Where do you see the use of eye tracking going?

Eye tracking is being used in a wide range of applications in the user experience now and not just usability testing of websites. It is being used in evaluating video games, social media, optimizing form design, and web content.  I think eye tracking is will continue to be used in user experience but for broader applications.

We are using it a lot more now in mobile because that is obviously the direction that the web is going.  It allows us to understand where people are looking when using mobile apps and mobile websites on both Smartphones and tablets. Being able to do eye tracking and finding out how people are using those, which are definitely different from the desktop experience where you are paying attention on how you are using it, is valuable information.  It is a very different experience so we are getting some interesting eye tracking insights there but we are still learning. Mobile eye tracking is still in its infancy. The technology to perform on eye tracking of mobile devices is continually getting better and easier to perform.

How would you use the eye tracking on a mobile phone?

There are two ways of doing this.  One is on a mobile stand where the phone or the tablet sort of sits on it. That is great because it gives us really reliable results because it is on a stand. Unfortunately there is not a lot of freedom of movement. So the other option that is more natural for holding a mobile phone or device is where a person uses eye tracking glasses. They can be lying on the couch and using their phone or their tablet and we can get data that way.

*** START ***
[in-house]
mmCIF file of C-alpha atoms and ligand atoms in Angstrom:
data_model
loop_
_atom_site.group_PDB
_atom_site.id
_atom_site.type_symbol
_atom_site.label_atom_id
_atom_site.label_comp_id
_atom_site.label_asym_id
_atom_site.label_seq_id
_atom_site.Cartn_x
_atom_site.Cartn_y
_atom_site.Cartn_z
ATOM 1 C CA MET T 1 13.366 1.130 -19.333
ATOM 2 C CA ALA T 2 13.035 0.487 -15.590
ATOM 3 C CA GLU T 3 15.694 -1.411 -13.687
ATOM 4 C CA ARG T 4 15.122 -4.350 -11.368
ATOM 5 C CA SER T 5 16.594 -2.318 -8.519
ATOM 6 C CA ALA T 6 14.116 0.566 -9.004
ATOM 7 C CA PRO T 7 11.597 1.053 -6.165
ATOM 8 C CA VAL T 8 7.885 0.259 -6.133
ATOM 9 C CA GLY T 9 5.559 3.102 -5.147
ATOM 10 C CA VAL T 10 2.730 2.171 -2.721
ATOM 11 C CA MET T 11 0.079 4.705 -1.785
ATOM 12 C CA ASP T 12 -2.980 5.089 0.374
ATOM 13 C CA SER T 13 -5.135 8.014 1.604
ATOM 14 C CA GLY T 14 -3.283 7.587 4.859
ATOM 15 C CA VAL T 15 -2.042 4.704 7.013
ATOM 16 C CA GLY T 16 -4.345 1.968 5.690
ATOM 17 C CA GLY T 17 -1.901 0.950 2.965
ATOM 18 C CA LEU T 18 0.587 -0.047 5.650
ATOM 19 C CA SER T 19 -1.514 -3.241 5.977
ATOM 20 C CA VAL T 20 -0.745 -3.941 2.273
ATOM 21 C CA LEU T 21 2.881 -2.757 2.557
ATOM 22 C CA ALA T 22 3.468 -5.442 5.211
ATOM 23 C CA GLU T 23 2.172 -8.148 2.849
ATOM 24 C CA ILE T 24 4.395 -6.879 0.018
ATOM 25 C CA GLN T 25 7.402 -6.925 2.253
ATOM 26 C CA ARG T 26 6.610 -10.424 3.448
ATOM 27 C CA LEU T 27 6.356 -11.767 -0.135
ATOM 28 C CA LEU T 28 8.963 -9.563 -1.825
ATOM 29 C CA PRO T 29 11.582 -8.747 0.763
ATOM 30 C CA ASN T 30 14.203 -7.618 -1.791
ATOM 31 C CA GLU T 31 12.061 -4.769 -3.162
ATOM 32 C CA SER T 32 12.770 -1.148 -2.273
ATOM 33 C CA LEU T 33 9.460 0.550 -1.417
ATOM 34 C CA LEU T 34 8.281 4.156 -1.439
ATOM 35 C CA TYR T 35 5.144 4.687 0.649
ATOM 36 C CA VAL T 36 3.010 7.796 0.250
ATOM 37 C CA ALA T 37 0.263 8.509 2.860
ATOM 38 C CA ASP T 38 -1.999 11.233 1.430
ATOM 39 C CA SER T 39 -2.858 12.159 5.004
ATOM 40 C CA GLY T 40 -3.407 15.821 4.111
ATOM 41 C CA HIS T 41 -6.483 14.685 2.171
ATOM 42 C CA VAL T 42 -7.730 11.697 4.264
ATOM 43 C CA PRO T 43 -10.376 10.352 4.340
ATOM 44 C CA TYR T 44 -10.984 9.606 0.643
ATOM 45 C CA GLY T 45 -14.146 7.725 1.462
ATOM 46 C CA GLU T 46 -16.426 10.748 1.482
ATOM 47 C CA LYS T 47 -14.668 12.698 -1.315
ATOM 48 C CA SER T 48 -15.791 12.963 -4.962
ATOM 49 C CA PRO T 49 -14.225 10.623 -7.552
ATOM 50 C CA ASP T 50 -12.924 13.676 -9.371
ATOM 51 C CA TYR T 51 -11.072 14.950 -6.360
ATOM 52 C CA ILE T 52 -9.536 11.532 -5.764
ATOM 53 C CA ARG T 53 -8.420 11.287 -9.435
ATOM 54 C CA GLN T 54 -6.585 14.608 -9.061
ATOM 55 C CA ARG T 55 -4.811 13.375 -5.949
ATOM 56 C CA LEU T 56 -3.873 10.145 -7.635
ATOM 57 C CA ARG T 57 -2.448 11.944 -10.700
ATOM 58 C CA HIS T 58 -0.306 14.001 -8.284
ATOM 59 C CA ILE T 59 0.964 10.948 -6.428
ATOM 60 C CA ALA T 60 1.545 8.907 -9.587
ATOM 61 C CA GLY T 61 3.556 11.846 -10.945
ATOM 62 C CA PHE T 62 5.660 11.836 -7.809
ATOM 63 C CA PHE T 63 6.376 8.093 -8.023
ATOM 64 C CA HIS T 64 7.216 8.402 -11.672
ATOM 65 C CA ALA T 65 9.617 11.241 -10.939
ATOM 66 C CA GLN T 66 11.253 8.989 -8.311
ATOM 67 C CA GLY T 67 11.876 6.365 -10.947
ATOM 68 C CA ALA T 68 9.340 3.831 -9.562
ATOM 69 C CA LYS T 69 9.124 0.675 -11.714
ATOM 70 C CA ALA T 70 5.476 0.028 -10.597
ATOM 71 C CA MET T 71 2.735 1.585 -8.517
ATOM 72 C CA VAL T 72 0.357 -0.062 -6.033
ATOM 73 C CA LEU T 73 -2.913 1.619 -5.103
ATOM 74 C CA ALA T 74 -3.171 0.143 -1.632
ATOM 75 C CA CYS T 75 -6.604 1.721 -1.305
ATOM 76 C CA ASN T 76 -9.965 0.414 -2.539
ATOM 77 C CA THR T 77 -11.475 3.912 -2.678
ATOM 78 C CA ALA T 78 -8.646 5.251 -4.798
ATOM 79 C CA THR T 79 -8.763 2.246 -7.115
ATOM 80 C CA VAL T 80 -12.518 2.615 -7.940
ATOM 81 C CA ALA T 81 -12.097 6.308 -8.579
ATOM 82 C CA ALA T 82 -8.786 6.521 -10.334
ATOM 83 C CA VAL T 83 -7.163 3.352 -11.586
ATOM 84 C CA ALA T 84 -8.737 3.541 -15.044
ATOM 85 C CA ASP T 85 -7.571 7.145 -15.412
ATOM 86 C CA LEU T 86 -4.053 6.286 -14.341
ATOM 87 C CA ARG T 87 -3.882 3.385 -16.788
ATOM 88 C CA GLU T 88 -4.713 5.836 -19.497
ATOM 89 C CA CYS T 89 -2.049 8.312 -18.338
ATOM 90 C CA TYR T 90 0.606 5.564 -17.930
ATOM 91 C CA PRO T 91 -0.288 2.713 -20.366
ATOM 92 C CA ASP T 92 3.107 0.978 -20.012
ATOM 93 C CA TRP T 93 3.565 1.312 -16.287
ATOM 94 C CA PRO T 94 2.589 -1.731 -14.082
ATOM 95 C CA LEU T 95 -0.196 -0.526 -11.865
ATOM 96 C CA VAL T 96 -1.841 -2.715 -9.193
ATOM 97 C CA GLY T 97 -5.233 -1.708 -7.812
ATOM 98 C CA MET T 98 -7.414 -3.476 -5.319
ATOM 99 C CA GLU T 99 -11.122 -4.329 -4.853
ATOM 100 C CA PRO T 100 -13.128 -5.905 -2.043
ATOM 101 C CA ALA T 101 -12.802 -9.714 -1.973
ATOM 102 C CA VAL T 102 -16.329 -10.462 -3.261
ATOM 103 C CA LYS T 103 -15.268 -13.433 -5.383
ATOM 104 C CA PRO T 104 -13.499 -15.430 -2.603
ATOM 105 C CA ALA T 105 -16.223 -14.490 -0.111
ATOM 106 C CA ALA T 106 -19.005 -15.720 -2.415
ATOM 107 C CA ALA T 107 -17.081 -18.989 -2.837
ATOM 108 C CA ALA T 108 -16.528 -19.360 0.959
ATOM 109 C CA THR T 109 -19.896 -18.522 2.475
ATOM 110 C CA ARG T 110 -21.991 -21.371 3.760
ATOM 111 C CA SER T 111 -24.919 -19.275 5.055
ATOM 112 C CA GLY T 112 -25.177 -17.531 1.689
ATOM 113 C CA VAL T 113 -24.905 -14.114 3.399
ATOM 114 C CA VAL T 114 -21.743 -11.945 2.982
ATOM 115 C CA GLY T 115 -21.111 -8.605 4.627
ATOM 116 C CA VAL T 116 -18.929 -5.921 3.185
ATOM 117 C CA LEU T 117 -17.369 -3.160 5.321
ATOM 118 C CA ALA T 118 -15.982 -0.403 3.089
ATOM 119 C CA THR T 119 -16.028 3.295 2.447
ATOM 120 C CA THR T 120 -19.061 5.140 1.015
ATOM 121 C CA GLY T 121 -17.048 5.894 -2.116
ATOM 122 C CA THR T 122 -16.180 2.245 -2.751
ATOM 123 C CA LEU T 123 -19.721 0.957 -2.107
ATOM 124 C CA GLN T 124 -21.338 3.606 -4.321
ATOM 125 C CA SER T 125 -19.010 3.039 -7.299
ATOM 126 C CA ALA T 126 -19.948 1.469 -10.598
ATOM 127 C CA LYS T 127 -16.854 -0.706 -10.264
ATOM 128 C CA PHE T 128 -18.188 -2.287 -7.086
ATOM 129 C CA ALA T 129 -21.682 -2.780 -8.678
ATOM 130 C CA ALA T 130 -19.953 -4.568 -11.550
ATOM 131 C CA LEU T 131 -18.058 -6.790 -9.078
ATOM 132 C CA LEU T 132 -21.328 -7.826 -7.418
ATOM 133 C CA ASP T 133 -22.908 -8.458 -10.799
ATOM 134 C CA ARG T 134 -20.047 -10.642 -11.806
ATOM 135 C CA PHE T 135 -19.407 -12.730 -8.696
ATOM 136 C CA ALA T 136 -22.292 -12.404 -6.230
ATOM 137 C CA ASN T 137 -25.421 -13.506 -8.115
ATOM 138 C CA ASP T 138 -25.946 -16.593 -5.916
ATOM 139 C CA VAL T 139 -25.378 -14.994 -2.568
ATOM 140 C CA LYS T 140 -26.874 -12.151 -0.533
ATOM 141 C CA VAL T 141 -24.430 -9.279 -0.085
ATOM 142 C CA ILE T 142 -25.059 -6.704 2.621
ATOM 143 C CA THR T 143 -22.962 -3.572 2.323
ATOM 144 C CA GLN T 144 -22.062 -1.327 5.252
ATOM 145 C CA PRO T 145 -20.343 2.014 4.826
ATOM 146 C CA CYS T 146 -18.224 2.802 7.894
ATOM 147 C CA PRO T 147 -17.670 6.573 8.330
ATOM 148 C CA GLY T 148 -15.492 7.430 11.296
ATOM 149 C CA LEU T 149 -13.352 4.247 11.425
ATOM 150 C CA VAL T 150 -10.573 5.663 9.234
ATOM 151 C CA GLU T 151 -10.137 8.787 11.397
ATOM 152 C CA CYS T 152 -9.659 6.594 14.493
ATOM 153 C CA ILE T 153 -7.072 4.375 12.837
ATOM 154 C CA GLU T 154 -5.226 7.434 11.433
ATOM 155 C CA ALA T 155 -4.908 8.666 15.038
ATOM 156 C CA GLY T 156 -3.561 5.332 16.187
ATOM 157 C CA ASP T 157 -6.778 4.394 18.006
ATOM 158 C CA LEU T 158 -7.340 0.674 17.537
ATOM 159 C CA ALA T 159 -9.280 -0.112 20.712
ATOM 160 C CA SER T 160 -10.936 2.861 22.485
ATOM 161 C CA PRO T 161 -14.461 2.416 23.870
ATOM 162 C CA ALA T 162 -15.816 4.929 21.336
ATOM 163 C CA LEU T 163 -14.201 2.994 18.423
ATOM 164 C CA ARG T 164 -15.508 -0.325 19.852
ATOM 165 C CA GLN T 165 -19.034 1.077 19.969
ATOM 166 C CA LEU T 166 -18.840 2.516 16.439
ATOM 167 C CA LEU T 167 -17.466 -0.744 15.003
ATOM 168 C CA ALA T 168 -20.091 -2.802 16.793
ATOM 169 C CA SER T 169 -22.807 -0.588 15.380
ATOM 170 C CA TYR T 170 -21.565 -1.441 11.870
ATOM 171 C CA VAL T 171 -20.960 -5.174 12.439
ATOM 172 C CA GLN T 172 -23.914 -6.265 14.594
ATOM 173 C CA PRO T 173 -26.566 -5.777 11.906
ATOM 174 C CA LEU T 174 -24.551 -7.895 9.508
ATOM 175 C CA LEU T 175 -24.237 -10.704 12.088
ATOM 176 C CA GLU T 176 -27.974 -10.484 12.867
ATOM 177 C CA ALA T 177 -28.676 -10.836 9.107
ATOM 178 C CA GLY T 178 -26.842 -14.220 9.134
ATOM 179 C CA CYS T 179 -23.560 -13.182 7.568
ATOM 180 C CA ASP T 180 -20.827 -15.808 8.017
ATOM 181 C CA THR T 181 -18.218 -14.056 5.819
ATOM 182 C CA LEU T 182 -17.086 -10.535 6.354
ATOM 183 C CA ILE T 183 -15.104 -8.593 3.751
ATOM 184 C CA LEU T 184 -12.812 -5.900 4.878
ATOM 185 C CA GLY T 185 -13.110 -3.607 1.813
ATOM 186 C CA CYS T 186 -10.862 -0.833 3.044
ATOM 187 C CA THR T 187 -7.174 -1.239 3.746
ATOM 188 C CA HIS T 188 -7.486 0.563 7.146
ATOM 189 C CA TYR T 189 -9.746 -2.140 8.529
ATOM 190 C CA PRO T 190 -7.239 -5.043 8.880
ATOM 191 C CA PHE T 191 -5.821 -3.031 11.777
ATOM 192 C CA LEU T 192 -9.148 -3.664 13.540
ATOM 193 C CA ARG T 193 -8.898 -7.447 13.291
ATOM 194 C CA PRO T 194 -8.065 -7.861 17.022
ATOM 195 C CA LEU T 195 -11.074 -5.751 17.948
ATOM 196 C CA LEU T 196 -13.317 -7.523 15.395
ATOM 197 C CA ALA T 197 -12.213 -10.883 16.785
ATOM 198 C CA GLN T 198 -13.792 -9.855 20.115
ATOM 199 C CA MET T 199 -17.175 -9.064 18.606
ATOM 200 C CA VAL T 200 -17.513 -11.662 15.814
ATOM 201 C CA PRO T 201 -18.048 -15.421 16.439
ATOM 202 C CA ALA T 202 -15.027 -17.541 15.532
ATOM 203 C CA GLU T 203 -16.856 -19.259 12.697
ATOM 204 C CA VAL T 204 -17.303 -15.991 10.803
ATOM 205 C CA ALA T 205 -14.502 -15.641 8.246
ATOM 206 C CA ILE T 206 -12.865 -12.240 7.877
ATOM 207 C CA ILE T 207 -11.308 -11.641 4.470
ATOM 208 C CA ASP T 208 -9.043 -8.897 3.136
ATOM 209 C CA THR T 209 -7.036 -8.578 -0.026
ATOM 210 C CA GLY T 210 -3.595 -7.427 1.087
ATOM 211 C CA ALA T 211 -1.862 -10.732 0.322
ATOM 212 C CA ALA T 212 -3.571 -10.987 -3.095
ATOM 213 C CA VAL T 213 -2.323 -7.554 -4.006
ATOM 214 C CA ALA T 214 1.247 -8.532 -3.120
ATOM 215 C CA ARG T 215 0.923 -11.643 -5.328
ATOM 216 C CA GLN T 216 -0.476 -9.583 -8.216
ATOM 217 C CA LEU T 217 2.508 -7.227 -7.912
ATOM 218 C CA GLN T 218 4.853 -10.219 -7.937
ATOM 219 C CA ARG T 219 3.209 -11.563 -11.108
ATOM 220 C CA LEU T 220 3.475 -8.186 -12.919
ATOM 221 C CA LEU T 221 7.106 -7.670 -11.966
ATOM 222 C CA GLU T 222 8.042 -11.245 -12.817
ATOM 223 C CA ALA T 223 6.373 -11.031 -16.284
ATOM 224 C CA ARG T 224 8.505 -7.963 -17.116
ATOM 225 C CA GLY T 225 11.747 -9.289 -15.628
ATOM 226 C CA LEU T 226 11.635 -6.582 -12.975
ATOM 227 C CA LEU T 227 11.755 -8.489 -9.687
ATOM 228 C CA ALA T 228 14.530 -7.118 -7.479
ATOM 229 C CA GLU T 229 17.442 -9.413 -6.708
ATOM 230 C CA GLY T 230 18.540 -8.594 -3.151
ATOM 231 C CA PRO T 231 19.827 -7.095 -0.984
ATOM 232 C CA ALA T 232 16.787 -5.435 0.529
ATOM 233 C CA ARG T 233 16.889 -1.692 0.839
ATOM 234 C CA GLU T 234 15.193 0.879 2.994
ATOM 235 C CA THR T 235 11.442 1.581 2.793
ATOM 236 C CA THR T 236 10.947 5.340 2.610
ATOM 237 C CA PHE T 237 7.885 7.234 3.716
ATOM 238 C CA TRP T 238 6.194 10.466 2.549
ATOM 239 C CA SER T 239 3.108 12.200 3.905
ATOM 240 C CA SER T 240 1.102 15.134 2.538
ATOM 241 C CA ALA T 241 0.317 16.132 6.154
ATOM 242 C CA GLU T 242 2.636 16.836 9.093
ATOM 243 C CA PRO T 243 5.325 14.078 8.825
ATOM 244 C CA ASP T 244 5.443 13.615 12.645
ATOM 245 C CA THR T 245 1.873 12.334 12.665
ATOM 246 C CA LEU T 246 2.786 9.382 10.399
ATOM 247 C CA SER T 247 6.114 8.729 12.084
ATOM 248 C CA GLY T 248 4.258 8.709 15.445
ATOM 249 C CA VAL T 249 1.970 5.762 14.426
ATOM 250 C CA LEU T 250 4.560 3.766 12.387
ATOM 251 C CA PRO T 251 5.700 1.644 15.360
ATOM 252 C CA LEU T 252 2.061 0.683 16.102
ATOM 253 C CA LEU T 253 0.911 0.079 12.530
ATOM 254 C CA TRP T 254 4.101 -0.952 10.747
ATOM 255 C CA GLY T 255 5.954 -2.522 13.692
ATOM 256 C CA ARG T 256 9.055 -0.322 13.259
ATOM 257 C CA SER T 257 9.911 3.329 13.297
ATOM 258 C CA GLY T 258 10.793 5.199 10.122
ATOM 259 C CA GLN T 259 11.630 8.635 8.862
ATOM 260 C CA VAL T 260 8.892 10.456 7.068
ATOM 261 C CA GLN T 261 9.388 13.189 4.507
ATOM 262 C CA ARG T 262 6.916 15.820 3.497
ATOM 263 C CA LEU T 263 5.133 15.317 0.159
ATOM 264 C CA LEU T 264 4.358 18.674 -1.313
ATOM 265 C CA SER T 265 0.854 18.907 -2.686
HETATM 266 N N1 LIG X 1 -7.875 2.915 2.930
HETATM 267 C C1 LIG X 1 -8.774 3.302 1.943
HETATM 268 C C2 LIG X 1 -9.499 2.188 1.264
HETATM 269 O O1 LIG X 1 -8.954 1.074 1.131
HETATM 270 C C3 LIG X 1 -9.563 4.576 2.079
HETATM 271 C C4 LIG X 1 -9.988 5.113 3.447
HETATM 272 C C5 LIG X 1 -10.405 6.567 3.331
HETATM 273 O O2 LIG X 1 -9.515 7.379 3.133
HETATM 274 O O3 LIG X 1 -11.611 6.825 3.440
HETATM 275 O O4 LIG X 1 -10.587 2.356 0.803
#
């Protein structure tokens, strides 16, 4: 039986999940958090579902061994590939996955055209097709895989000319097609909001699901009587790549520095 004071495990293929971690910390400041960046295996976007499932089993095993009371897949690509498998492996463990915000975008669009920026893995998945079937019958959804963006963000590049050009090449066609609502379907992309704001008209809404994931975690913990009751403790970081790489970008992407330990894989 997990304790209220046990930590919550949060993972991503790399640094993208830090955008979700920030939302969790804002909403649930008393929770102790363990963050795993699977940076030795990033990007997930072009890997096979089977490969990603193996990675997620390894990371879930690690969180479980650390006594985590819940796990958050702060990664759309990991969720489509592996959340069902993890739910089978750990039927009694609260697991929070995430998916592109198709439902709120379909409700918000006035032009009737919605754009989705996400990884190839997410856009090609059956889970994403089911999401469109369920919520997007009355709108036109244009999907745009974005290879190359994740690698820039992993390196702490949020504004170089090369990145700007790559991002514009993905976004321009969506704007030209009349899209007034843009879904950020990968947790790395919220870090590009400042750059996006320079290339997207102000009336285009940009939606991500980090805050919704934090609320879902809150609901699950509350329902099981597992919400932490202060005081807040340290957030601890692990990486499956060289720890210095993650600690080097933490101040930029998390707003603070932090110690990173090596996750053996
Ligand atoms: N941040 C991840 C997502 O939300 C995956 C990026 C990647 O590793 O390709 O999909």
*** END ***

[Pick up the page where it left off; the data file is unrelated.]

Your CUA training was a while back; what has stayed with you over the years?

I did find the CUA course relevant to what I have done as a practitioner both at HFI and continuing beyond to my work here.  It was very relevant and practical. The core of it, as well as other uses whether it be for usability testing of a website, or a mobile product, or even things well beyond traditional digital stuff like websites, the same principles apply.  That was a major takeaway for me. I was most influenced by the usability testing course in that regard. The course covered aspects that help me think beyond just traditional usability testing and that there are a lot of other measurements that we could be applying both qualitatively and quantitatively.

CUA of the Month

Each month we highlight the successes and achievements of a different member of our CUA community. If you are a Certified Usability Analyst and would like to be considered for CUA of the Month recognition, please send a brief professional bio to hfi@humanfactors.com